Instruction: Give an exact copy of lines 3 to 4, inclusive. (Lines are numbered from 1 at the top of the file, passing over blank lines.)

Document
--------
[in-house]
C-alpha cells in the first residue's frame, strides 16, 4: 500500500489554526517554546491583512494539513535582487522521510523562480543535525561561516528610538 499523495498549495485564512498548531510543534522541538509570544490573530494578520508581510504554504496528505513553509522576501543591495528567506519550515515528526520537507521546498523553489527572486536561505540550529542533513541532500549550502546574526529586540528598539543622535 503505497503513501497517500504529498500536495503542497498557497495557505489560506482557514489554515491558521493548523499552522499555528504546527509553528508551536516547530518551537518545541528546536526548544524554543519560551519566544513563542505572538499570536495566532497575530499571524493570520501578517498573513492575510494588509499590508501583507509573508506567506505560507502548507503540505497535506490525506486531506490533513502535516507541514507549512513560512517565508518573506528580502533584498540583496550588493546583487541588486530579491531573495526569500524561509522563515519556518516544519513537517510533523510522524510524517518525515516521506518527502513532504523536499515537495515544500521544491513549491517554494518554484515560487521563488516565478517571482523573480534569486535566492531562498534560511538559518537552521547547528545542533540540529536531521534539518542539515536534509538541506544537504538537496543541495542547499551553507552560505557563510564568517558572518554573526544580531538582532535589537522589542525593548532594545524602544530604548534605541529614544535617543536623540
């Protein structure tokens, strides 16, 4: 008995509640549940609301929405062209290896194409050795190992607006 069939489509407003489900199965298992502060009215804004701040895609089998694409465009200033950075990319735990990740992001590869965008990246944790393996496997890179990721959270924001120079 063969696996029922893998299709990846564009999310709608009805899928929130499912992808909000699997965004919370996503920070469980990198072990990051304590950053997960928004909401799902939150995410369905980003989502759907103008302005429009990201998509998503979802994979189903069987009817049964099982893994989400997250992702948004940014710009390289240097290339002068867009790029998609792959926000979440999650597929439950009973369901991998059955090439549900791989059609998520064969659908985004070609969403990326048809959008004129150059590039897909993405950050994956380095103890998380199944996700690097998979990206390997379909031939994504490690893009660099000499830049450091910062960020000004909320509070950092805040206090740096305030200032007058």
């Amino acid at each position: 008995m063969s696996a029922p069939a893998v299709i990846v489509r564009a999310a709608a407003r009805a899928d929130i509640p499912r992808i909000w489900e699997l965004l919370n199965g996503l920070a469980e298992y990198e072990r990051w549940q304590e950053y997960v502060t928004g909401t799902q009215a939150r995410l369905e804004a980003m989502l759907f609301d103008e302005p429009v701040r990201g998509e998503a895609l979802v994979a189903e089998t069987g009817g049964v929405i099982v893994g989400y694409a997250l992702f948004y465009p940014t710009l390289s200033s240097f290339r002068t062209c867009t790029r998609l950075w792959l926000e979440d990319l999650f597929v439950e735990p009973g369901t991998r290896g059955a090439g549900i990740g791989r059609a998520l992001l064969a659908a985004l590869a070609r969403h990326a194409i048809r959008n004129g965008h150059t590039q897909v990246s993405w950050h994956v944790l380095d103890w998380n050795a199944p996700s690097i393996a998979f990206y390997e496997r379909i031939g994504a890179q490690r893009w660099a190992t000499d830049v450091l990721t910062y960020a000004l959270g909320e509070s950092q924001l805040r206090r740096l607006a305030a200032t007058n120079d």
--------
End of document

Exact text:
């Protein structure tokens, strides 16, 4: 008995509640549940609301929405062209290896194409050795190992607006 069939489509407003489900199965298992502060009215804004701040895609089998694409465009200033950075990319735990990740992001590869965008990246944790393996496997890179990721959270924001120079 063969696996029922893998299709990846564009999310709608009805899928929130499912992808909000699997965004919370996503920070469980990198072990990051304590950053997960928004909401799902939150995410369905980003989502759907103008302005429009990201998509998503979802994979189903069987009817049964099982893994989400997250992702948004940014710009390289240097290339002068867009790029998609792959926000979440999650597929439950009973369901991998059955090439549900791989059609998520064969659908985004070609969403990326048809959008004129150059590039897909993405950050994956380095103890998380199944996700690097998979990206390997379909031939994504490690893009660099000499830049450091910062960020000004909320509070950092805040206090740096305030200032007058």
């Amino acid at each position: 008995m063969s696996a029922p069939a893998v299709i990846v489509r564009a999310a709608a407003r009805a899928d929130i509640p499912r992808i909000w489900e699997l965004l919370n199965g996503l920070a469980e298992y990198e072990r990051w549940q304590e950053y997960v502060t928004g909401t799902q009215a939150r995410l369905e804004a980003m989502l759907f609301d103008e302005p429009v701040r990201g998509e998503a895609l979802v994979a189903e089998t069987g009817g049964v929405i099982v893994g989400y694409a997250l992702f948004y465009p940014t710009l390289s200033s240097f290339r002068t062209c867009t790029r998609l950075w792959l926000e979440d990319l999650f597929v439950e735990p009973g369901t991998r290896g059955a090439g549900i990740g791989r059609a998520l992001l064969a659908a985004l590869a070609r969403h990326a194409i048809r959008n004129g965008h150059t590039q897909v990246s993405w950050h994956v944790l380095d103890w998380n050795a199944p996700s690097i393996a998979f990206y390997e496997r379909i031939g994504a890179q490690r893009w660099a190992t000499d830049v450091l990721t910062y960020a000004l959270g909320e509070s950092q924001l805040r206090r740096l607006a305030a200032t007058n120079d």